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Europe

European Press Review: The Iranian Pressure Cooker

European papers are alarmed by a decision by hard-liners in Iran to bar 80 of parliament's sitting members from running in national elections in February.

The Dutch paper De Volkskrant wrote that the hard-liners, led by Supreme Leader Ayotallah Ali Khamenei, are dissatisfied with the course being pursued by parliament, where the reformers command a majority. Whether Iran improves relations with the United States depends largely on the outcome of the elections. If the reformers win, the population's desire for closer ties with the U.S. is likely to be fulfilled. The decision by the Guardian Council, which undertakes nothing without first consulting Khamenei, is a measure of how far the opponents of closer ties are prepared to go.

The Spanish paper El Pais viewed this banning of reform candidates as a covert coup d'etat and is convinced that the hard-liners are making the most of the confusion sown by the Bam earthquake and the Iraq war. They started the conflict with the reformers by issuing the veto on the liberal members of parliament. If President Mohammad Khatami reacts now, he will further the cause of the reformers. If he just keeps his head down, he will be lost, the paper concluded.

The Norwegian paper Aftenposten observed that Iran is a powerful state and as such is playing a key role in the tug-of-war that is being fought over reform in the Arab world. With American troops stationed in two of ist neighbors, Iraq and Afghanistan, the situation is Iran is extremely precarious. Liberal Iranians are threatening to boycott the elections if the religious leadership perseveres with its plans. That is understandable, but hardly wise, as it could lead to the opponents of reform gaining a majority in parliament.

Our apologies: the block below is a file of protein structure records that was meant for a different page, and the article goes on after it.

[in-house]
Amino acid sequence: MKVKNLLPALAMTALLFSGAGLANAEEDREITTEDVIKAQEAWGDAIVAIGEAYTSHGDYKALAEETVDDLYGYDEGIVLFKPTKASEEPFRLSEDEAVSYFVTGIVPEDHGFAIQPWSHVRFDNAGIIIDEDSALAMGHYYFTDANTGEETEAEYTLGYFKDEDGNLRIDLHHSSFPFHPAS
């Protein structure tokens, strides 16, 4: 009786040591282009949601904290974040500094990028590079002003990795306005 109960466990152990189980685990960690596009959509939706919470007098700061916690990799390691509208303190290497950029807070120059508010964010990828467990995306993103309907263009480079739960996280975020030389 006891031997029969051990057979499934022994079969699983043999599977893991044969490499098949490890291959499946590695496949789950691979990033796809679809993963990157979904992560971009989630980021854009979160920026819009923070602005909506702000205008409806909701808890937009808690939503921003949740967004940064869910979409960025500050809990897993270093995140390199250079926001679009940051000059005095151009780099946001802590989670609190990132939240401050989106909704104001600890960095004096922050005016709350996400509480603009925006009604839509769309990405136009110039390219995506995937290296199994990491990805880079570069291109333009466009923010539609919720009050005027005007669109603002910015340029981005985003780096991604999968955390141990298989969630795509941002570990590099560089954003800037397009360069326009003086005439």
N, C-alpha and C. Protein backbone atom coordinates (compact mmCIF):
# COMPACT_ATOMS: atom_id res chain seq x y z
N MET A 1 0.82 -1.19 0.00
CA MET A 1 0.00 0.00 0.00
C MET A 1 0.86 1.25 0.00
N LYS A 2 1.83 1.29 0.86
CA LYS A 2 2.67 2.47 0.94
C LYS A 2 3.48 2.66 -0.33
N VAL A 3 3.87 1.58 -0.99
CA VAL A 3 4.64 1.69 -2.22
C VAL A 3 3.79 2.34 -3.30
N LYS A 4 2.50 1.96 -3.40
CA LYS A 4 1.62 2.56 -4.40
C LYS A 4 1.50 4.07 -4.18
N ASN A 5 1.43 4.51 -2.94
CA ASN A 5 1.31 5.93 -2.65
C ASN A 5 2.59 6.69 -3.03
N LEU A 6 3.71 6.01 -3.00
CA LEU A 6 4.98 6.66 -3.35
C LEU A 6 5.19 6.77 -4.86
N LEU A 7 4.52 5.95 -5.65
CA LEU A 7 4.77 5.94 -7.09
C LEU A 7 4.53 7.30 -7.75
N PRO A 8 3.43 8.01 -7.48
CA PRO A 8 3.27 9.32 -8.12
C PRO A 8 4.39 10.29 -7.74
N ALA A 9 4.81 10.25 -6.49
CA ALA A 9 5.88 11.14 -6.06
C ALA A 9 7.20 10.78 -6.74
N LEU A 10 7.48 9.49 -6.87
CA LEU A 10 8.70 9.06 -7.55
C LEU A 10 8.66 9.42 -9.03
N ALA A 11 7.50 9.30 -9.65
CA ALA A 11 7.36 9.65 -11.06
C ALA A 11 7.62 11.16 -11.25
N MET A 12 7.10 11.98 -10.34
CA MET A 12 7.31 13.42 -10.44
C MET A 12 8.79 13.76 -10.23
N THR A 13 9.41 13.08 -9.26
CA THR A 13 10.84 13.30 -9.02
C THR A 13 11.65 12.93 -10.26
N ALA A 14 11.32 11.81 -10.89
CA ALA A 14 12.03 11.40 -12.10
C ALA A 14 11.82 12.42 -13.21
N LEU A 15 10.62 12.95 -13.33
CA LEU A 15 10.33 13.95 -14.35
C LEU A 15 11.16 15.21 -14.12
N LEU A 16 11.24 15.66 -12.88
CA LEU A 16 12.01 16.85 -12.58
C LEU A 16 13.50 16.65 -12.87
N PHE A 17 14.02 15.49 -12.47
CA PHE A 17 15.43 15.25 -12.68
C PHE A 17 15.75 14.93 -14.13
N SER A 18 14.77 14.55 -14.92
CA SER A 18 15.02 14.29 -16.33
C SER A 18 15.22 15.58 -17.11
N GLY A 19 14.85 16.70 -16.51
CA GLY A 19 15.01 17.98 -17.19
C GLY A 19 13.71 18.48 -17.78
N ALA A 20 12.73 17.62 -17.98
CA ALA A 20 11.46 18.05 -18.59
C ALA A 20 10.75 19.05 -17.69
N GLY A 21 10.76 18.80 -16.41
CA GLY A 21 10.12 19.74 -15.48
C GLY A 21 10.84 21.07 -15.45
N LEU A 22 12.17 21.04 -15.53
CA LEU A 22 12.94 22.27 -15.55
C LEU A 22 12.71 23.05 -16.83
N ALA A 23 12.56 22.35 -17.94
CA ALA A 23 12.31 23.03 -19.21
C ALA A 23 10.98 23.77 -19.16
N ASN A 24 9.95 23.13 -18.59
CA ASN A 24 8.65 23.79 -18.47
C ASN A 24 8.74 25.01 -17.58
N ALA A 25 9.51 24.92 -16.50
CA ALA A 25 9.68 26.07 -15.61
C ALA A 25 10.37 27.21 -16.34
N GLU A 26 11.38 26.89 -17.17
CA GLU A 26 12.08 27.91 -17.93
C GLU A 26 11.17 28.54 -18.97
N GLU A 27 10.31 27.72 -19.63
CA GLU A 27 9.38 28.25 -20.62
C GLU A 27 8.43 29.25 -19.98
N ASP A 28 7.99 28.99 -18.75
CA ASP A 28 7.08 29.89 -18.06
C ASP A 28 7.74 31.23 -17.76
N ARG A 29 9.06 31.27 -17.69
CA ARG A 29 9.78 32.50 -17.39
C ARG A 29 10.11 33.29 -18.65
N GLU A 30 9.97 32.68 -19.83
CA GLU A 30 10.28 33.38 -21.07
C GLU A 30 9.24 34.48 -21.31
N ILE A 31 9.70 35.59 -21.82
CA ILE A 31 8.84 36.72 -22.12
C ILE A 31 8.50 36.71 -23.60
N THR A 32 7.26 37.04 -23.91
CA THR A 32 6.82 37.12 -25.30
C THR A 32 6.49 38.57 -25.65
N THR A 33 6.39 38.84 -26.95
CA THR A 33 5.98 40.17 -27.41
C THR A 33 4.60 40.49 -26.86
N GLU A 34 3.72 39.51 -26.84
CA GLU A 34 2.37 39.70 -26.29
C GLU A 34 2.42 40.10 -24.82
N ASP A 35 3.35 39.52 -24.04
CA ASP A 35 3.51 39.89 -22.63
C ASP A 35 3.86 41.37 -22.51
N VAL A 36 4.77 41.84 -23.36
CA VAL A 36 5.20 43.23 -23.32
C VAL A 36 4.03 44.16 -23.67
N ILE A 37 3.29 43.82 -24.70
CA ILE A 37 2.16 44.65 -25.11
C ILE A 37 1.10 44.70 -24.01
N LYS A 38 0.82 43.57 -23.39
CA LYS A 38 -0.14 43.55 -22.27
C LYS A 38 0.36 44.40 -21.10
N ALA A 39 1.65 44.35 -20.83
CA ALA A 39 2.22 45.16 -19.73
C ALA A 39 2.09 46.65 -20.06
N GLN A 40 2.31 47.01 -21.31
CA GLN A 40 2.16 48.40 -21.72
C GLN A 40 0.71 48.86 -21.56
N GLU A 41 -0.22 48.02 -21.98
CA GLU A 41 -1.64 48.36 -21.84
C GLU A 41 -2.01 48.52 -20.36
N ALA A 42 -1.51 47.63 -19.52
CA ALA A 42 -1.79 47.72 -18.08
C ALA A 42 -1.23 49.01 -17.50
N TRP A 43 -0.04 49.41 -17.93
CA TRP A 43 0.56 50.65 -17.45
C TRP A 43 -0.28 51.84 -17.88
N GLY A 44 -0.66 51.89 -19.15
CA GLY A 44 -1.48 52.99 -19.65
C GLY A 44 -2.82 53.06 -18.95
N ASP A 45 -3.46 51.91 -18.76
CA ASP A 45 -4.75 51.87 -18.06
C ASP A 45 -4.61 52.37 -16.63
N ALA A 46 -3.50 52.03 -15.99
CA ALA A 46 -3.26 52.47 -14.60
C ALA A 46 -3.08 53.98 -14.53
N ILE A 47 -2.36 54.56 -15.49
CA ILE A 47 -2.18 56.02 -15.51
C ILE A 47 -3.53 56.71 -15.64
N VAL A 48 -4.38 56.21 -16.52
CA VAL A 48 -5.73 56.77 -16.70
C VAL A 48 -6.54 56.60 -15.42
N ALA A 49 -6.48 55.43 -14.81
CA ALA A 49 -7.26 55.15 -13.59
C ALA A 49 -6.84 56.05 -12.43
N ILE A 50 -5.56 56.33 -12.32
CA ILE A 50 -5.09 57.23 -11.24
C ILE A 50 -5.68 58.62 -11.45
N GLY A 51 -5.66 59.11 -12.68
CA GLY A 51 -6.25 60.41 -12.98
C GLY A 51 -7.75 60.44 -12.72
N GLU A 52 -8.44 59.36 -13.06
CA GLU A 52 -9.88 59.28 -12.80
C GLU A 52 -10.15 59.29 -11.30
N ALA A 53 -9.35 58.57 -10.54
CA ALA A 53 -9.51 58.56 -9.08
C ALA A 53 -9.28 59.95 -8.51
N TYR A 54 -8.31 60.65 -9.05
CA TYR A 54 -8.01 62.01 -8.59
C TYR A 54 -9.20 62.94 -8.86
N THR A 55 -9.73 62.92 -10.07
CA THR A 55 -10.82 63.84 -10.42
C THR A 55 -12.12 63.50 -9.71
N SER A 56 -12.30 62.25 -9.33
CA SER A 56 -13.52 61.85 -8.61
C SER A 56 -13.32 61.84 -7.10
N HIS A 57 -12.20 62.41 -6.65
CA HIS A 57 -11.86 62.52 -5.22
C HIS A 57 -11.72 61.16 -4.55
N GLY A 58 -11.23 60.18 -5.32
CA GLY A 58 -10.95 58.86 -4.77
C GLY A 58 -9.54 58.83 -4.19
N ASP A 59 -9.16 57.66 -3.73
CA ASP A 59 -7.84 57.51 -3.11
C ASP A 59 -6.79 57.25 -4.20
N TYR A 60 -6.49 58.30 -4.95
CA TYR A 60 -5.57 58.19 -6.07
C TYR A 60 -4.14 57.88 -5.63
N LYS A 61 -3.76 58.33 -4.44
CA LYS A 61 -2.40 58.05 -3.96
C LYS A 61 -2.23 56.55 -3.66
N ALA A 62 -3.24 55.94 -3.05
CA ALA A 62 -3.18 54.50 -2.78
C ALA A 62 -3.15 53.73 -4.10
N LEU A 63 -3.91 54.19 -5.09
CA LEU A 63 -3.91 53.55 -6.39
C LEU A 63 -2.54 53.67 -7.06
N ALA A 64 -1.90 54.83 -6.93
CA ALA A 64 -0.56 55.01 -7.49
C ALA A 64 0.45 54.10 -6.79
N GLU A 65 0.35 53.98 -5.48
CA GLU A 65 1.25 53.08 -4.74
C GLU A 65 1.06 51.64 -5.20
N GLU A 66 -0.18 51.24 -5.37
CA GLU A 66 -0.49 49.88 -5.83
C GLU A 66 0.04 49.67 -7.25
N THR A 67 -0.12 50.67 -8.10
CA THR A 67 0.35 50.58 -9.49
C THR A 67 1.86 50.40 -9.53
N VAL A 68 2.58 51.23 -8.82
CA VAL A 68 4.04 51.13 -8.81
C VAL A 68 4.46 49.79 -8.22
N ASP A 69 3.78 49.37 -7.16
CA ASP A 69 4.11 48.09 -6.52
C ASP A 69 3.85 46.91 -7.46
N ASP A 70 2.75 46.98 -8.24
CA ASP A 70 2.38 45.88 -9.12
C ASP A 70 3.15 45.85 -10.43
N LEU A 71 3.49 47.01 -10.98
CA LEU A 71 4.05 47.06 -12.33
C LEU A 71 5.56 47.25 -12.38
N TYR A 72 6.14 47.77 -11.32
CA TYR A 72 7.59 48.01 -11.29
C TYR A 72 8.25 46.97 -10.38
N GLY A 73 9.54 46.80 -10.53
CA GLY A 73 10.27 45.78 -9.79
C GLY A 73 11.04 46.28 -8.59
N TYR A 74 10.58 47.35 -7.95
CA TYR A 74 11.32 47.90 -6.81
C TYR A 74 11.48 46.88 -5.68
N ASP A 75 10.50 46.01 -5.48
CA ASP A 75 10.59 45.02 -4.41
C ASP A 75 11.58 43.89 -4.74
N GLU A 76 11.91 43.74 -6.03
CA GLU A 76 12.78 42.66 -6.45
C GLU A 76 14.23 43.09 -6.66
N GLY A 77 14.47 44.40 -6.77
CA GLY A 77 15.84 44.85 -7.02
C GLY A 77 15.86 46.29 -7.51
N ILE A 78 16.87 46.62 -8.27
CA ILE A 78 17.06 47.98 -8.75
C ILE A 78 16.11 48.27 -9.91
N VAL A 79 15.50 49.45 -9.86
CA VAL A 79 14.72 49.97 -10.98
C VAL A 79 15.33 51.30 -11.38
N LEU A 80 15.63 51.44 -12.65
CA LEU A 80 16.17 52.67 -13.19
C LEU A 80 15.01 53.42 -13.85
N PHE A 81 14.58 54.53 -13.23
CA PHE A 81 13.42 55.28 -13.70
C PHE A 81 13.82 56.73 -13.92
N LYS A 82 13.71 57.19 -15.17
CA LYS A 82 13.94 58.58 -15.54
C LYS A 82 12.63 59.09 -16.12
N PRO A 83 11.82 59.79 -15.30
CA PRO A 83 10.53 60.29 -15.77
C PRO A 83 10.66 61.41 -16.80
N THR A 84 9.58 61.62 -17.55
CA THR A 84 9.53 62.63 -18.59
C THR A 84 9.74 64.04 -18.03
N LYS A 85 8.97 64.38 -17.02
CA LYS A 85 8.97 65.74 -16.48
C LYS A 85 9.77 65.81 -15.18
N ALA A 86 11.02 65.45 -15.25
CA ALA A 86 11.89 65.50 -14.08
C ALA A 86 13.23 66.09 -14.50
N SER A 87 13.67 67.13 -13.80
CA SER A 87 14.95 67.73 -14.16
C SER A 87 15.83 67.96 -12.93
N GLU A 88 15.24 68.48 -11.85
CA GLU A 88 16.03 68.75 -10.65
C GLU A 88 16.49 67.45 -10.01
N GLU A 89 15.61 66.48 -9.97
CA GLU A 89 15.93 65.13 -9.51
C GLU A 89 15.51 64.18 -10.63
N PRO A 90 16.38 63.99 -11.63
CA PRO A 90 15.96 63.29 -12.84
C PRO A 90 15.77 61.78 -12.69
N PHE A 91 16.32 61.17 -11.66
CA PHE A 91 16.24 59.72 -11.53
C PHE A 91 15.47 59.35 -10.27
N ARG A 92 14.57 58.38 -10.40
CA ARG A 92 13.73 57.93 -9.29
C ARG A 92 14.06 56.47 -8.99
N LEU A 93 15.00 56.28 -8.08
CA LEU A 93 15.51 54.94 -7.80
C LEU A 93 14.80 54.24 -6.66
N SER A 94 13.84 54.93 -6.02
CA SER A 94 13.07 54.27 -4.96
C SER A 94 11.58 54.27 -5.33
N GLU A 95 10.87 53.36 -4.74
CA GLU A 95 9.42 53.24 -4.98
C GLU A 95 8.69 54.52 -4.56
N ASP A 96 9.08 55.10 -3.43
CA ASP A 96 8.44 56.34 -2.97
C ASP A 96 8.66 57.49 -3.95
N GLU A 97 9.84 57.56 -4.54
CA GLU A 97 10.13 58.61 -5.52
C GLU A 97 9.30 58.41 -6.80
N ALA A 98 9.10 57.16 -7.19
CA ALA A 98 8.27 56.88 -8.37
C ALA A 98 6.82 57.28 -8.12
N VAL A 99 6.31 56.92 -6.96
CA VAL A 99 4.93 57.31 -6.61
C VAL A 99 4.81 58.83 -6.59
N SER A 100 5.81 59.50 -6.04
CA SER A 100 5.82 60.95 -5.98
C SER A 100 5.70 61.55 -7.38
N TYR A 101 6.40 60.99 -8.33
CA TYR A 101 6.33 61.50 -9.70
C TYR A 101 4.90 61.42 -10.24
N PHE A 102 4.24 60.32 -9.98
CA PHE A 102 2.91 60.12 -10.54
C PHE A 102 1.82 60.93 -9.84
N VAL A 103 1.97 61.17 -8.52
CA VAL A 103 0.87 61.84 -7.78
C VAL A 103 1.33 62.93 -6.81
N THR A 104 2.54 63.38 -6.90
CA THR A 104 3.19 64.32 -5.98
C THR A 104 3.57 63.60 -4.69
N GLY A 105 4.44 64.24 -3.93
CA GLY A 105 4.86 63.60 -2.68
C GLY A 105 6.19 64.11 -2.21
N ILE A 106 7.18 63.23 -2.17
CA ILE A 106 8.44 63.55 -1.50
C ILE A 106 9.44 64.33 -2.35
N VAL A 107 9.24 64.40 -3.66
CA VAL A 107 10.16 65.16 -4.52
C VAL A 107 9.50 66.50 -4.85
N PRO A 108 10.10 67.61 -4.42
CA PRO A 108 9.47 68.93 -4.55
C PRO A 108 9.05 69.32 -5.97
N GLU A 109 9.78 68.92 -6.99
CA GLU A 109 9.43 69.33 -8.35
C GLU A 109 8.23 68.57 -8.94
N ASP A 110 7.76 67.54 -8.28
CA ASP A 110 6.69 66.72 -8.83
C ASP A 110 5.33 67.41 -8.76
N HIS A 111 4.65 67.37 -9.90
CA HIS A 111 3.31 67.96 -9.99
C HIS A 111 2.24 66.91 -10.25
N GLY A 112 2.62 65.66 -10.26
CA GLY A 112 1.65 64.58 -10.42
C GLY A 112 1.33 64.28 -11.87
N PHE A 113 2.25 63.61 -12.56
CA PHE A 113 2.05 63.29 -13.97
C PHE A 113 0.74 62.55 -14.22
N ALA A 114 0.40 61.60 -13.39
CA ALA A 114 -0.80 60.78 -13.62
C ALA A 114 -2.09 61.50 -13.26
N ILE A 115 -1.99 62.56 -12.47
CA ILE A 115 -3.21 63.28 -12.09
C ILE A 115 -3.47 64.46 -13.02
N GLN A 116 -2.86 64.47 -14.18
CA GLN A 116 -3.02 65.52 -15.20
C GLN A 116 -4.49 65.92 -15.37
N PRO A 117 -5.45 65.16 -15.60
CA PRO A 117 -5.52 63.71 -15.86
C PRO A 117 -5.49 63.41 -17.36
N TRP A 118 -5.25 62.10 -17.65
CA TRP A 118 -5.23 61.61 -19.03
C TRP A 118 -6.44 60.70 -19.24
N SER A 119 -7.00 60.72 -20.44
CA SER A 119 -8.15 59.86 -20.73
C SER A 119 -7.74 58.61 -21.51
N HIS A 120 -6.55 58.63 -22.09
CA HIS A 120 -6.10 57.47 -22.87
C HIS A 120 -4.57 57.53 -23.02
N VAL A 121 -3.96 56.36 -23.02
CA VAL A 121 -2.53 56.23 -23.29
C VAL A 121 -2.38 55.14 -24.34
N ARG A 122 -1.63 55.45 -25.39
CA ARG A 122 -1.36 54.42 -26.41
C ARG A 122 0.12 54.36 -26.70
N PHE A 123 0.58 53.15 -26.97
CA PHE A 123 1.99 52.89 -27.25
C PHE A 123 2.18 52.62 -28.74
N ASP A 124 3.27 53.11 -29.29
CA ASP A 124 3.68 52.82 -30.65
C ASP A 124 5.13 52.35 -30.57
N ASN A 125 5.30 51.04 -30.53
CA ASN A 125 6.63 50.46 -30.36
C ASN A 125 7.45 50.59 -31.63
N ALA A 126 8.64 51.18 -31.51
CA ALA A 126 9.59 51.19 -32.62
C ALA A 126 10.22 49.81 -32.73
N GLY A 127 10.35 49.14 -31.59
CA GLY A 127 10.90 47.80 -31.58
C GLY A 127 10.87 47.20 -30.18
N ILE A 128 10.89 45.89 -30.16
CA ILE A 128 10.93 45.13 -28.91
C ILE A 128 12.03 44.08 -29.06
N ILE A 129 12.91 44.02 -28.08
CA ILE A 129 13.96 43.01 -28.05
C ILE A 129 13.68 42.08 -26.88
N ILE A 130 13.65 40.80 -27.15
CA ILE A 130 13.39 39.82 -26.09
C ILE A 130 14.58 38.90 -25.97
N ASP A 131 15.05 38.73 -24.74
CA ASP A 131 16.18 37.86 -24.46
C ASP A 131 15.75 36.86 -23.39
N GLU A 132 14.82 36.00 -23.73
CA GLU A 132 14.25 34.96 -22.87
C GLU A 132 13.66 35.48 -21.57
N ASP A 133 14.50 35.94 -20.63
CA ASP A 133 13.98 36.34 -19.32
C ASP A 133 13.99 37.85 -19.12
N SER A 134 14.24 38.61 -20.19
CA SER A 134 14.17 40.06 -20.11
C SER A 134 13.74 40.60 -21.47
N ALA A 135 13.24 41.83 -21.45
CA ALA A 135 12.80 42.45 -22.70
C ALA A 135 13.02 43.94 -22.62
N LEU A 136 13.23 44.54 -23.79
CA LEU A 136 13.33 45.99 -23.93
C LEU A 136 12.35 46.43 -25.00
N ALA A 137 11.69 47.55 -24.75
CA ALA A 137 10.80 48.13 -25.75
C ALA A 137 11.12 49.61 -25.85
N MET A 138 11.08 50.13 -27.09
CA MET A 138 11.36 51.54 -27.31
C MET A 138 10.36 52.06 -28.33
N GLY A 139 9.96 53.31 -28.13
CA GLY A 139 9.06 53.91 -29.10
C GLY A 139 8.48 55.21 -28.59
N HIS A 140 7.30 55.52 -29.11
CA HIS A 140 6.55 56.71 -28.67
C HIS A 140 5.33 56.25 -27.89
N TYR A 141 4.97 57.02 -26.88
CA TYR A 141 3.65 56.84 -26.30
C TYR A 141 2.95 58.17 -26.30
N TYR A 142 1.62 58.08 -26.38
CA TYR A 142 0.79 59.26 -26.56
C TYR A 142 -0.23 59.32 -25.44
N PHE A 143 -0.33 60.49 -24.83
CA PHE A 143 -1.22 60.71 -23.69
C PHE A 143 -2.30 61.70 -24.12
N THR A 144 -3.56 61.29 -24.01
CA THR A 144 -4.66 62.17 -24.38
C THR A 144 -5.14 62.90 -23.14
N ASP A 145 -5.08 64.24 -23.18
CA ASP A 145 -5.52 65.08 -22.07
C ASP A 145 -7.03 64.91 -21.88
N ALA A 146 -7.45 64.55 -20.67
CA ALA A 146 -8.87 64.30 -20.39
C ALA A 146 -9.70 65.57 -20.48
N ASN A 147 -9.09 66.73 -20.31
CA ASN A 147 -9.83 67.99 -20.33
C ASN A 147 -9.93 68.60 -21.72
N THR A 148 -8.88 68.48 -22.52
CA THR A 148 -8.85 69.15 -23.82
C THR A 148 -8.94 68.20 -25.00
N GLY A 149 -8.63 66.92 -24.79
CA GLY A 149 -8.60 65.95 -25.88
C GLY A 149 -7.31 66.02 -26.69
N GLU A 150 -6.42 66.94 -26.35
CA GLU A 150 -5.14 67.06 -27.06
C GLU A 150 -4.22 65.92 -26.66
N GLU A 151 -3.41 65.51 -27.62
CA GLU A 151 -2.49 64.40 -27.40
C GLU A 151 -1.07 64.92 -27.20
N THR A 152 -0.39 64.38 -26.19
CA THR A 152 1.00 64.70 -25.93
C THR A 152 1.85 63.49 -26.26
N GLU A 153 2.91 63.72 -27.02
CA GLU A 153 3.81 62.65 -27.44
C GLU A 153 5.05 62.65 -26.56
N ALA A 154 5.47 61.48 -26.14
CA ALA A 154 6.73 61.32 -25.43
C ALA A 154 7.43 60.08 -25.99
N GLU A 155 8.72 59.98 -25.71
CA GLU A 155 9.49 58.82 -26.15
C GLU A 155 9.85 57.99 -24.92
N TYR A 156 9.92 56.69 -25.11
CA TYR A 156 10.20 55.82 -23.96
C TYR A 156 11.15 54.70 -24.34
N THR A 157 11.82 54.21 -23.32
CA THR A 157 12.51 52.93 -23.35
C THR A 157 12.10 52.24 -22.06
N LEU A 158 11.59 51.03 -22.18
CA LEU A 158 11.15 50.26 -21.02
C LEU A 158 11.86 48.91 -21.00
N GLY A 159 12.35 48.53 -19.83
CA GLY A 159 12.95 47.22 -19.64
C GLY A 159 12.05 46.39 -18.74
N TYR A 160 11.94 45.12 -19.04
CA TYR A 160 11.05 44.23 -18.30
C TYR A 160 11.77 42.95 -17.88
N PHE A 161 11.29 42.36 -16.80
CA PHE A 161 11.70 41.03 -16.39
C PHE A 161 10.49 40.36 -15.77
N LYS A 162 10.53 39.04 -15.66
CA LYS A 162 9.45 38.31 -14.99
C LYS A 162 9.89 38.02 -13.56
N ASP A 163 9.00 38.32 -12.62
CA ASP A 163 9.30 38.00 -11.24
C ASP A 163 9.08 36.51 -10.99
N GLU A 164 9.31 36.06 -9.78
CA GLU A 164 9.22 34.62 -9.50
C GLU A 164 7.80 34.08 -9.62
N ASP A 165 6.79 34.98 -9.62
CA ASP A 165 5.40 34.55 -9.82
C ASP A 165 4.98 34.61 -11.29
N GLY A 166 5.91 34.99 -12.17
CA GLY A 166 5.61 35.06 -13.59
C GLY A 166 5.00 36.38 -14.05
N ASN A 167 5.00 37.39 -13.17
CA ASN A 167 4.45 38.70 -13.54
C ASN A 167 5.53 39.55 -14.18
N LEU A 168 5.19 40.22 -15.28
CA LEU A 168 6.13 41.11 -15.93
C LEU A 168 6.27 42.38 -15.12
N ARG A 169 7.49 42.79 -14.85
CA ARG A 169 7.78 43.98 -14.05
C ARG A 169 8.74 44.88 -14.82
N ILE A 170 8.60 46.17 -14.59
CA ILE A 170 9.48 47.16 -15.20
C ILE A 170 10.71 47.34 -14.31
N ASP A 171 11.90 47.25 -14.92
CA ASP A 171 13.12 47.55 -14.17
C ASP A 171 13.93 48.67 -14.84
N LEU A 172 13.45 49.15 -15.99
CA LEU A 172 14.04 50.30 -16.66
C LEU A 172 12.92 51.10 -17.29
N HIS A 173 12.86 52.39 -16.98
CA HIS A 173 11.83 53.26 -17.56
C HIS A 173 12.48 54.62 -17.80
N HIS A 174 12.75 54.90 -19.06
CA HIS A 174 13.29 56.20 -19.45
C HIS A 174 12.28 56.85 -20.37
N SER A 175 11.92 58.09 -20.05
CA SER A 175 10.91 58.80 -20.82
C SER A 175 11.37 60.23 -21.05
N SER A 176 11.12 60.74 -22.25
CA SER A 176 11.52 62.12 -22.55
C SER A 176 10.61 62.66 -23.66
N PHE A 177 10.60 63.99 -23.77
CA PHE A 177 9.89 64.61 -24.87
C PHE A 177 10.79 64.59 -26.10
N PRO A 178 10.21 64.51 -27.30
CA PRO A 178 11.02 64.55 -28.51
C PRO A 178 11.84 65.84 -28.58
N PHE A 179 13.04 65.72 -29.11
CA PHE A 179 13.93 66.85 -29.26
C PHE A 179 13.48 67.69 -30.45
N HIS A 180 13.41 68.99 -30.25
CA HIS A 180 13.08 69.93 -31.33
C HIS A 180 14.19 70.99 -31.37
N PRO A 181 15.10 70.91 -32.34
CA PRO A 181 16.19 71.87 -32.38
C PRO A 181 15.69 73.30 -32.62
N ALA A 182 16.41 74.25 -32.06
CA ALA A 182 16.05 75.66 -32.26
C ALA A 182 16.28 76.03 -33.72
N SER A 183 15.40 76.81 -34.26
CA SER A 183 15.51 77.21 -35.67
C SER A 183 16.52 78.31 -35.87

One story that made front-page news in the German papers is Berlin's decision to draw up legislation regulating the cultivation of bio-engineered crops. The law would effectively put into action existing EU directives on what can be grown, where, under what conditions and how it should be labeled. It was the product of a hard-fought compromise between the ruling Social Democrats and Greens.

The Frankfurter Rundschau explained that biotechnology is Social Democrat Chancellor Gerhard Schröder's favorite metaphor for innovation; the Greens are proud to have brought consumer choice into harmony with their obligation to ward off hazards to human health, animals and the environment. However, the paper observed, this law cannot protect producers of genetically unmodified food if the market is swamped by modified foodstuffs.

Another German paper, Die Welt, carried a picture of a tin of Sainsbury's Tomato Puree bearing the words "made with genetically modified tomatoes." Such produce is already on sale in British shops, the paper explained. In an editorial, the paper wrote that labeling like this will enable the consumer to decide for or against GM foods. That is, if it is left up to the market whether GM foods establish themselves in Germany or not.

The London-based Financial Times also had its thoughts firmly fixed on food -- particularly on consumer concern about high dioxin levels in Scottish farmed salmon. The salmon-colored paper argued that, although it as a newspaper is not qualified to give health advice, it would do most people no harm to take food scares with a big grain of salt. In a more business-like tone, the FT then concluded that governments should find ways of encouraging a sustainable system of "aquaculture" that can feed the world with fish, while safeguarding the marine environment.